The vast majority of people in Germany and occupied Europe were aware, to at least some extent, of how the Nazi regime was treating the Jews. Nevertheless, they took no active position on the matter. They did not openly persecute the Jews but they did not actively help them either. This was sometimes due to antisemitic sentiments but primarily because they felt that it was an assault not on them but on another.
Each camp operated according to gaping power imbalances between camp guards and inmates. Interestingly, there was also a delicately balanced hierarchy amongst the prisoners too, enabling some to receive preferential treatment and leading others to exact cruelty on those lower ranking than themselves. Ernst comments insightfully on this power play and reflects on the importance of playing within the rules of each camp’s leadership structure.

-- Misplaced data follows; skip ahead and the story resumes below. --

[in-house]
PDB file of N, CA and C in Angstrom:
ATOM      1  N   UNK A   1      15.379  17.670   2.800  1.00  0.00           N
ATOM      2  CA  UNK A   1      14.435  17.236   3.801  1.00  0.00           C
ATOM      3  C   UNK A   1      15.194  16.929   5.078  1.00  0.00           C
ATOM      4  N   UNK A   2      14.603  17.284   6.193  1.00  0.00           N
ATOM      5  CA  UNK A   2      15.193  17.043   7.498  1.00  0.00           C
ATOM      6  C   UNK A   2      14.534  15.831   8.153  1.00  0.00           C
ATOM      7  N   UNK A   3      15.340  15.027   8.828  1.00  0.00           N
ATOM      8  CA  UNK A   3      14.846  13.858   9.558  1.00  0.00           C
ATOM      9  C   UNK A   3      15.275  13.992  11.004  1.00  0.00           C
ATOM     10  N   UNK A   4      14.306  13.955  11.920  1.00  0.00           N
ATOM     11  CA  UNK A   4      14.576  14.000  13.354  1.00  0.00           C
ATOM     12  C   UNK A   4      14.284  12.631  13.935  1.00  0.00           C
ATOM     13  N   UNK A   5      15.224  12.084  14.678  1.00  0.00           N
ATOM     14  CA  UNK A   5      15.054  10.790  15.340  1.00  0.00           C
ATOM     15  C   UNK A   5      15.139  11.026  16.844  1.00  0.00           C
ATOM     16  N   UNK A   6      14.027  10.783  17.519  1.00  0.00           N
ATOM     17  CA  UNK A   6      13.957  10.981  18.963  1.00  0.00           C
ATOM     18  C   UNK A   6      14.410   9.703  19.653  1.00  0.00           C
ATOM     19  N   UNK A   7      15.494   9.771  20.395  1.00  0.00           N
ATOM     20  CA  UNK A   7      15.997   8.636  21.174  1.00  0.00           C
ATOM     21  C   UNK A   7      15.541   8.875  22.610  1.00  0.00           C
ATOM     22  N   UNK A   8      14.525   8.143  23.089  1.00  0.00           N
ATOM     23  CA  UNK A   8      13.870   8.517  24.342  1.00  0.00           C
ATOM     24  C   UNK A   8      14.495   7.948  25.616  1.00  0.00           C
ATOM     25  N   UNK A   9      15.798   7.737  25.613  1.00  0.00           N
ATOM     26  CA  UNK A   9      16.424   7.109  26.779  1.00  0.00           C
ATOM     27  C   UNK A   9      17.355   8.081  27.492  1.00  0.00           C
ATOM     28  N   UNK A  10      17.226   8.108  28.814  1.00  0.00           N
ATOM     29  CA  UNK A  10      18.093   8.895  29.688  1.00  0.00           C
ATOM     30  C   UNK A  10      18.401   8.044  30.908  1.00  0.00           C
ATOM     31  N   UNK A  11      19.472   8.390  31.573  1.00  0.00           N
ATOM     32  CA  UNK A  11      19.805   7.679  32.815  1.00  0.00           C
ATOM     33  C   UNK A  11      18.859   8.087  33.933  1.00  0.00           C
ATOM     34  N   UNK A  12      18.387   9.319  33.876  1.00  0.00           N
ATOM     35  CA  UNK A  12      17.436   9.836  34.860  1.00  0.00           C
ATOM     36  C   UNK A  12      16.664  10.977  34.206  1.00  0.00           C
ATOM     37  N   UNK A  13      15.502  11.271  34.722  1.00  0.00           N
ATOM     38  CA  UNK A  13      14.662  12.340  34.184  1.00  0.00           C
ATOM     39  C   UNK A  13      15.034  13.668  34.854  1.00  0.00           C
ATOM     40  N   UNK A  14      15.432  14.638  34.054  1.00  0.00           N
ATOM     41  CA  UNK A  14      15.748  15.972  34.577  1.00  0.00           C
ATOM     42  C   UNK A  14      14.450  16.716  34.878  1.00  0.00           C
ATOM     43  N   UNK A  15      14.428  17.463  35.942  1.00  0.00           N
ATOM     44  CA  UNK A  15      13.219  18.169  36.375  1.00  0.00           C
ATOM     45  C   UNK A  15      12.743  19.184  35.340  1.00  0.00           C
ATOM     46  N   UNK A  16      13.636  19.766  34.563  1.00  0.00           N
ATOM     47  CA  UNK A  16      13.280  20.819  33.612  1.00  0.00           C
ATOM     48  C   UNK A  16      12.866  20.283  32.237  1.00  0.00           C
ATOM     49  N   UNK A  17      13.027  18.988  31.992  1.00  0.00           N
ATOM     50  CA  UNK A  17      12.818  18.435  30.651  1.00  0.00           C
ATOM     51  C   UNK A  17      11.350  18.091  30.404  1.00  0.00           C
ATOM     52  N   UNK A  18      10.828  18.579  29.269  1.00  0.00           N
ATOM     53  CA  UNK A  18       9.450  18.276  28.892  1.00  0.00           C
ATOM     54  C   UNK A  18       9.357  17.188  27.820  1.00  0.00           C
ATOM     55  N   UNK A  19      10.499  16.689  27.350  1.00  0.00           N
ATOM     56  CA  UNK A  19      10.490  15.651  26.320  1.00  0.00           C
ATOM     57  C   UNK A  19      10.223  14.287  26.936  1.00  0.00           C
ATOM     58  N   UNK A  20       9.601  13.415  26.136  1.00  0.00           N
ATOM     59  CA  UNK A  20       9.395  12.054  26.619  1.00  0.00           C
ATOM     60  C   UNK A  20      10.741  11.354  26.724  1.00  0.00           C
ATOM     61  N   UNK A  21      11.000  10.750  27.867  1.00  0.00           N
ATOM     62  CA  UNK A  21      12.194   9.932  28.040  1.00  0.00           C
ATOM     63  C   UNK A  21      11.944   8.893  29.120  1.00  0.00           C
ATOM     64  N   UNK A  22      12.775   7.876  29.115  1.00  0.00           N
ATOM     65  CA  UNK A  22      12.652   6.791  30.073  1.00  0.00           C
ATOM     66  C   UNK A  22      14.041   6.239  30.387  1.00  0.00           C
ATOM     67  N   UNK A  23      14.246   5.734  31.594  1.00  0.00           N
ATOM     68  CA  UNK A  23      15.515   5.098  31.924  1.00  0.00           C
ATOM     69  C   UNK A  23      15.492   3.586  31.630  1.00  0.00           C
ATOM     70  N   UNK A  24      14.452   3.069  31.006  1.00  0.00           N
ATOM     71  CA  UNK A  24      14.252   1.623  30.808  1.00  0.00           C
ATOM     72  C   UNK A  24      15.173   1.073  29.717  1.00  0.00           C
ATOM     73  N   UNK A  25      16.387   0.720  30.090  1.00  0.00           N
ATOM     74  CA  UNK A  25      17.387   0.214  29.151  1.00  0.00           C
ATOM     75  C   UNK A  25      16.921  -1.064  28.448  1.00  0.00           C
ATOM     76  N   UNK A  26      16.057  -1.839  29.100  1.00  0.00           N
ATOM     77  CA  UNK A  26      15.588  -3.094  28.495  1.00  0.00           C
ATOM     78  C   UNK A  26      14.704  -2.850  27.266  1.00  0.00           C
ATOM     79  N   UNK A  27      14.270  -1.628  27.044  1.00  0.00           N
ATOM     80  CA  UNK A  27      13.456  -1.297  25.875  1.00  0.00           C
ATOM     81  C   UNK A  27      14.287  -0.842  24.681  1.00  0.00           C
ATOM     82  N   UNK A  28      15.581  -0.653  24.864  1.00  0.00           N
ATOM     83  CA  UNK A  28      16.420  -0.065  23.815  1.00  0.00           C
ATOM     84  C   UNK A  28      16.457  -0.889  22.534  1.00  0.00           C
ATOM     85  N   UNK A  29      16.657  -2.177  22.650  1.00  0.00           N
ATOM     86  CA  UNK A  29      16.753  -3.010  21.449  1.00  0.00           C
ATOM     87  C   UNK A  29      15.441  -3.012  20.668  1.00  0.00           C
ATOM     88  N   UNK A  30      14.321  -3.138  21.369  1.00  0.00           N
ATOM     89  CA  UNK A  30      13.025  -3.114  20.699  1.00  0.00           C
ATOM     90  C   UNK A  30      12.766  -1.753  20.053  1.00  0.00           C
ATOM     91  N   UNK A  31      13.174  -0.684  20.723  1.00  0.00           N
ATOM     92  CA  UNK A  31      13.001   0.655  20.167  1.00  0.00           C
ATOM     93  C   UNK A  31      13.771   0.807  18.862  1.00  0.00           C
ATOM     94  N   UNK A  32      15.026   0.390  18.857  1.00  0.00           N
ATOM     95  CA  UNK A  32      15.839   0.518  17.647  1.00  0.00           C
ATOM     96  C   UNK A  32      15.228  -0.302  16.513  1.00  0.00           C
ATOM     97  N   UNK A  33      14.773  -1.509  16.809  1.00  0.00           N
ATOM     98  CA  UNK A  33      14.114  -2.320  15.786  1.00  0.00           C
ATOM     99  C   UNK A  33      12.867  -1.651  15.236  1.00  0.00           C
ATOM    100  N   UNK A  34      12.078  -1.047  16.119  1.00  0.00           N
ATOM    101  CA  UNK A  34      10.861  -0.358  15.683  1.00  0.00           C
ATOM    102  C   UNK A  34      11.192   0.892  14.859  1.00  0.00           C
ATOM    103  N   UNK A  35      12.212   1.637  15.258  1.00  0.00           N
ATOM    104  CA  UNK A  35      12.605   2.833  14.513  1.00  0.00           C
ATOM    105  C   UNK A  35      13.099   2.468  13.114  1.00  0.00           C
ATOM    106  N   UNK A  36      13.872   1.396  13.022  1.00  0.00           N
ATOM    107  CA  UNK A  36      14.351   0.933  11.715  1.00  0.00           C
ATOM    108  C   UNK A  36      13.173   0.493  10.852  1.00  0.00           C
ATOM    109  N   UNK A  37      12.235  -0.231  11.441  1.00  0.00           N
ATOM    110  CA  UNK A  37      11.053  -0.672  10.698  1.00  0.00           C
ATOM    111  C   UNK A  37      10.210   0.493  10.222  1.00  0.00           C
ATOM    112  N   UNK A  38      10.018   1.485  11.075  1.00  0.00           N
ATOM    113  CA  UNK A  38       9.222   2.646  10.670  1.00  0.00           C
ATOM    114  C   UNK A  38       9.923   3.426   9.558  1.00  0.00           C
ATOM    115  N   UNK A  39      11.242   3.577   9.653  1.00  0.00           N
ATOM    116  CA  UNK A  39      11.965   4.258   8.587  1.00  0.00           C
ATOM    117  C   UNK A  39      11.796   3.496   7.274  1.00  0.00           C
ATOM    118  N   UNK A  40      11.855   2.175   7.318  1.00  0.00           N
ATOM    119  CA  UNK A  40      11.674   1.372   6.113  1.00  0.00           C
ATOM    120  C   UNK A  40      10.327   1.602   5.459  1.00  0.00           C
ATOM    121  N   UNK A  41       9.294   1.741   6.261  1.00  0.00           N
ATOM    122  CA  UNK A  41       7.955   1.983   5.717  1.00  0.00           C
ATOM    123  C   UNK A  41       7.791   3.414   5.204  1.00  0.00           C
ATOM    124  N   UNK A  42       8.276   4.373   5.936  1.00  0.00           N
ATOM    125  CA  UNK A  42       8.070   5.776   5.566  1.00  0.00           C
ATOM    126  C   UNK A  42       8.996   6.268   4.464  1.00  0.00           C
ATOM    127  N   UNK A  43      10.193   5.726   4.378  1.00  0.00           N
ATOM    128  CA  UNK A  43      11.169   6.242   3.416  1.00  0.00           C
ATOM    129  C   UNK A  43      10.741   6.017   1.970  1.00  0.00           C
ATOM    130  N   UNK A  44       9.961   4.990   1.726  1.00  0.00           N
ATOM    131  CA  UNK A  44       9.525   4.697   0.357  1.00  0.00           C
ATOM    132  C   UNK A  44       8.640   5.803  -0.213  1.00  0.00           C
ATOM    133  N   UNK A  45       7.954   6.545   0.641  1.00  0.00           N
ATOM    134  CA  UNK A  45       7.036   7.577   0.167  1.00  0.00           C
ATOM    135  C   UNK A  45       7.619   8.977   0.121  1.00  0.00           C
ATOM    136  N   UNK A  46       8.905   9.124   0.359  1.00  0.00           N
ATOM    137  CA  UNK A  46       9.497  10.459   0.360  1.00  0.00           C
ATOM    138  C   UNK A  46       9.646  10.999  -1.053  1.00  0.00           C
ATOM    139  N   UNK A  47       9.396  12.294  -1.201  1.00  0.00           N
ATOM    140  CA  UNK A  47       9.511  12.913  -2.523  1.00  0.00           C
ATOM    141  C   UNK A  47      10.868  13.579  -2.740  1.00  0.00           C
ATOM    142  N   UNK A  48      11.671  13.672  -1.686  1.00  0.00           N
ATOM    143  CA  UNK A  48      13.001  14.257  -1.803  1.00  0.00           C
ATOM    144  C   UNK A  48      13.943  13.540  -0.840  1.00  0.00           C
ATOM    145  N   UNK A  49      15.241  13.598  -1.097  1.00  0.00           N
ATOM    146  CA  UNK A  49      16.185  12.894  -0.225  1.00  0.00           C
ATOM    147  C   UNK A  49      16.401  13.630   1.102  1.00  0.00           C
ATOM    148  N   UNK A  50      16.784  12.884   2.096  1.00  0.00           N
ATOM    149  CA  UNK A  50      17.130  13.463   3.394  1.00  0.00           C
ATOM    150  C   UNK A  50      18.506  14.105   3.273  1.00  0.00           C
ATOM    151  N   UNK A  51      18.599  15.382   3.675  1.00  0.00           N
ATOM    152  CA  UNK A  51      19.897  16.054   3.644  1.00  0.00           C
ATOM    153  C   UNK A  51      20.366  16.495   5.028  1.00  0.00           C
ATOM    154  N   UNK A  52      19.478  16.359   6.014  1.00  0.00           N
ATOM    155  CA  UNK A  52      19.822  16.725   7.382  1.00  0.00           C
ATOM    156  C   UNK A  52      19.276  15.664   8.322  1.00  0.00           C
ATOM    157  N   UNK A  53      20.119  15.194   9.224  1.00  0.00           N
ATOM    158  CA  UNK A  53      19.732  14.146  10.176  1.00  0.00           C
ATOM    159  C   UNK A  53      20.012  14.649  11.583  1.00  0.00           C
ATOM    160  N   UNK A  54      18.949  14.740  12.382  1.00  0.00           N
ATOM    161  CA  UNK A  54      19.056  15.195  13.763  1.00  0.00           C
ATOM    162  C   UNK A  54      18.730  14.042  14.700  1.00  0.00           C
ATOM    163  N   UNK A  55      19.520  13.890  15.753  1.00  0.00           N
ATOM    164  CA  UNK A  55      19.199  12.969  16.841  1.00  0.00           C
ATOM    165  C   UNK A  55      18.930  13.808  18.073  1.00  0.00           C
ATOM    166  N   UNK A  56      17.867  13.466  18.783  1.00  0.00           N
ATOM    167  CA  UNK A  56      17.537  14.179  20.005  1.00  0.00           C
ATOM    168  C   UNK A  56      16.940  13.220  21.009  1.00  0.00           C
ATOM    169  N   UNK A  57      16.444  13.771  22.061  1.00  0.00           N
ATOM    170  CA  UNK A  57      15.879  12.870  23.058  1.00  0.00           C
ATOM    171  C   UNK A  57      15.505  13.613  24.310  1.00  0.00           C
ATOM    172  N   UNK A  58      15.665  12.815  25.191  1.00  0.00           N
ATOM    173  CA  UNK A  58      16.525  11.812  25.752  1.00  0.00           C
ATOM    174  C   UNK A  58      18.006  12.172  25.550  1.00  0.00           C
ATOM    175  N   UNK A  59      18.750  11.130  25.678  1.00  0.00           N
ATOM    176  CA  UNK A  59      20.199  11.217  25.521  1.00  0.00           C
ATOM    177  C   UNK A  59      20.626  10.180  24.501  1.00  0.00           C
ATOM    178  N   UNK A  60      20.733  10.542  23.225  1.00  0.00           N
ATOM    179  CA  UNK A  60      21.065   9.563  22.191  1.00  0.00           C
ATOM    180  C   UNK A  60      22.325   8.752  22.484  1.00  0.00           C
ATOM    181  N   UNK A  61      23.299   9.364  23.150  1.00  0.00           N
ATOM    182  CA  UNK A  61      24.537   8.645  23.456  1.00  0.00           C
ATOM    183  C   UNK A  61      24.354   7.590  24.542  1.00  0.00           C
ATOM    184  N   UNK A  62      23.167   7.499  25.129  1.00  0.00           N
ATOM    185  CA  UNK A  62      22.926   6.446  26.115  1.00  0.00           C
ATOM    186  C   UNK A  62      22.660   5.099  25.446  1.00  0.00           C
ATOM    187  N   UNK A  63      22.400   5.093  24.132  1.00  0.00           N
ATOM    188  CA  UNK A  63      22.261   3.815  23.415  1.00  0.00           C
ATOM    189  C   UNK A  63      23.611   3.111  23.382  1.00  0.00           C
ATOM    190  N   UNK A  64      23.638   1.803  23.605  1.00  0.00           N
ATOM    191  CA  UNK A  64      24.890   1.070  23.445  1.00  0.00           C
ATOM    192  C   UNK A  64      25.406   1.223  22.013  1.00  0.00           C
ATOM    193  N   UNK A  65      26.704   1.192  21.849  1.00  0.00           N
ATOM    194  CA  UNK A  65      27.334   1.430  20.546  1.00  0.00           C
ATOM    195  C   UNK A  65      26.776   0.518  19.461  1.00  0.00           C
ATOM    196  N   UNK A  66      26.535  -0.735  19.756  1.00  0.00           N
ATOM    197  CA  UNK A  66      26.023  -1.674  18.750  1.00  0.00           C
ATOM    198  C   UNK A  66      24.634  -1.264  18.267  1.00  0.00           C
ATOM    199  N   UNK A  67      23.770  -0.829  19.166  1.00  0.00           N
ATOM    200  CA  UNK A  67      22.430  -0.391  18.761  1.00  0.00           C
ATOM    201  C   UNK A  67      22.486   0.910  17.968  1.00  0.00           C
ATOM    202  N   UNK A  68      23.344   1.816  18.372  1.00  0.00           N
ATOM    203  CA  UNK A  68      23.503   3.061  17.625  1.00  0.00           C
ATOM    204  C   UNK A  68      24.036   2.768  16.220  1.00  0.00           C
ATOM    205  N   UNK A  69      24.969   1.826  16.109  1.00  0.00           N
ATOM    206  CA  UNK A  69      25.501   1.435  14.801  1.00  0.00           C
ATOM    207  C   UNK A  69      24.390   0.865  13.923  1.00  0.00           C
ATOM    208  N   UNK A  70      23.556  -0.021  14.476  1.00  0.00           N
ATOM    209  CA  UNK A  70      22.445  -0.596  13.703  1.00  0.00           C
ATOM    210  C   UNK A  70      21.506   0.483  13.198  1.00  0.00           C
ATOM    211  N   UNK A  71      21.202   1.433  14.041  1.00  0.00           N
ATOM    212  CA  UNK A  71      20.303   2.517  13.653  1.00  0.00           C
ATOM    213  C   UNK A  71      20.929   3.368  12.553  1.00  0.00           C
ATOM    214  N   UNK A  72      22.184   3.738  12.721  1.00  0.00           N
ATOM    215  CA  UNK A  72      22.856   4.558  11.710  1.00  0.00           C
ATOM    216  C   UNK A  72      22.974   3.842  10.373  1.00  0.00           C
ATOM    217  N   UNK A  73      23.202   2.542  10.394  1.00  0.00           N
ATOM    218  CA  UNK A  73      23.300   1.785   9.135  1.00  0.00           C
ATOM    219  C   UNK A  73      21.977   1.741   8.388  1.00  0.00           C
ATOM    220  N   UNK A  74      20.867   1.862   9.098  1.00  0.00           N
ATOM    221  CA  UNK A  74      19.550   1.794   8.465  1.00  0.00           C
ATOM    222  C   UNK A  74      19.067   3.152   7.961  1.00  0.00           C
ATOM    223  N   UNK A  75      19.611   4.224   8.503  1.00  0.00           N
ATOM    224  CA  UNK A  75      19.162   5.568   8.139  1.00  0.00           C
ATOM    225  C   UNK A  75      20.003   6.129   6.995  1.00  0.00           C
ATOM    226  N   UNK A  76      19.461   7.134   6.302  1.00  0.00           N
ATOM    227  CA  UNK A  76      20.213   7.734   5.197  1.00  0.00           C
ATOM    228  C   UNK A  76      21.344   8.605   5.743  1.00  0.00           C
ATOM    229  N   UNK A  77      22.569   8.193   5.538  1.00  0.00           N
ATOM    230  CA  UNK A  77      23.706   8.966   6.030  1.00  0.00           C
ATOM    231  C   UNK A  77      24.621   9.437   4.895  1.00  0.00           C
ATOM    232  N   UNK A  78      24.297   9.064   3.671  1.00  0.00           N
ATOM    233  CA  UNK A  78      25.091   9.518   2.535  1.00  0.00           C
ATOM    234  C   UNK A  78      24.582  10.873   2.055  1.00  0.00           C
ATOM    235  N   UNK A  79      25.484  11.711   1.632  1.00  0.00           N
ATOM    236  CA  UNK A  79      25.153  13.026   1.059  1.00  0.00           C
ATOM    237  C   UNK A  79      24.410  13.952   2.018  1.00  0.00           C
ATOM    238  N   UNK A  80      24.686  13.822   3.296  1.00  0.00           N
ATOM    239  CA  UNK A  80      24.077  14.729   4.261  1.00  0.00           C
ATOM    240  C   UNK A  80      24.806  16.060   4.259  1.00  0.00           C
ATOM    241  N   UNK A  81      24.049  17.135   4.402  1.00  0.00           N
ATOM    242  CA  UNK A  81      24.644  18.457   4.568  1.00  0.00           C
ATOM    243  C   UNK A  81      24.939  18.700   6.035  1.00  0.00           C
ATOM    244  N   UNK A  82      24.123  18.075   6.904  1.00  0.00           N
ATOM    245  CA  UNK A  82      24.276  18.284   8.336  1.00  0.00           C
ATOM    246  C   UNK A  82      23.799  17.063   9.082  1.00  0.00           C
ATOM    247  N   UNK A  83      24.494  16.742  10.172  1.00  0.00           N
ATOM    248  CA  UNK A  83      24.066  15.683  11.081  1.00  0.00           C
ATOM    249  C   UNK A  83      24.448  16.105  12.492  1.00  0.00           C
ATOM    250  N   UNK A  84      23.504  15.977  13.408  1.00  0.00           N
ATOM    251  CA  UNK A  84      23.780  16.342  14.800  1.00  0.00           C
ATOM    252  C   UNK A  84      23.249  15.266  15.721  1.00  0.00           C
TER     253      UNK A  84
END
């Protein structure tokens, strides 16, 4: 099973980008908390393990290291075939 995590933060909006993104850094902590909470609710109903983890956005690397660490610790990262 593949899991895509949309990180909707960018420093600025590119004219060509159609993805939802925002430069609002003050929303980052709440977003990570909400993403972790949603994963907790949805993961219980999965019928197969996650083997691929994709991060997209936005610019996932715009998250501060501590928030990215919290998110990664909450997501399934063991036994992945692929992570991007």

Jewish Life in Camps
This section explores how Ernst and his fellow inmates were able to practice some aspects of their religious laws and customs in the face of crushing inhumanity.
Exploring the abuse of power and control at the hands of the Nazis and others within the camp hierarchy. The cruelty and immoral acts witnessed by Ernst and his fellow inmates are described in dispassionate detail.
Read how good fortune coupled with Ernst’s physical and psychological traits contributed to his survival.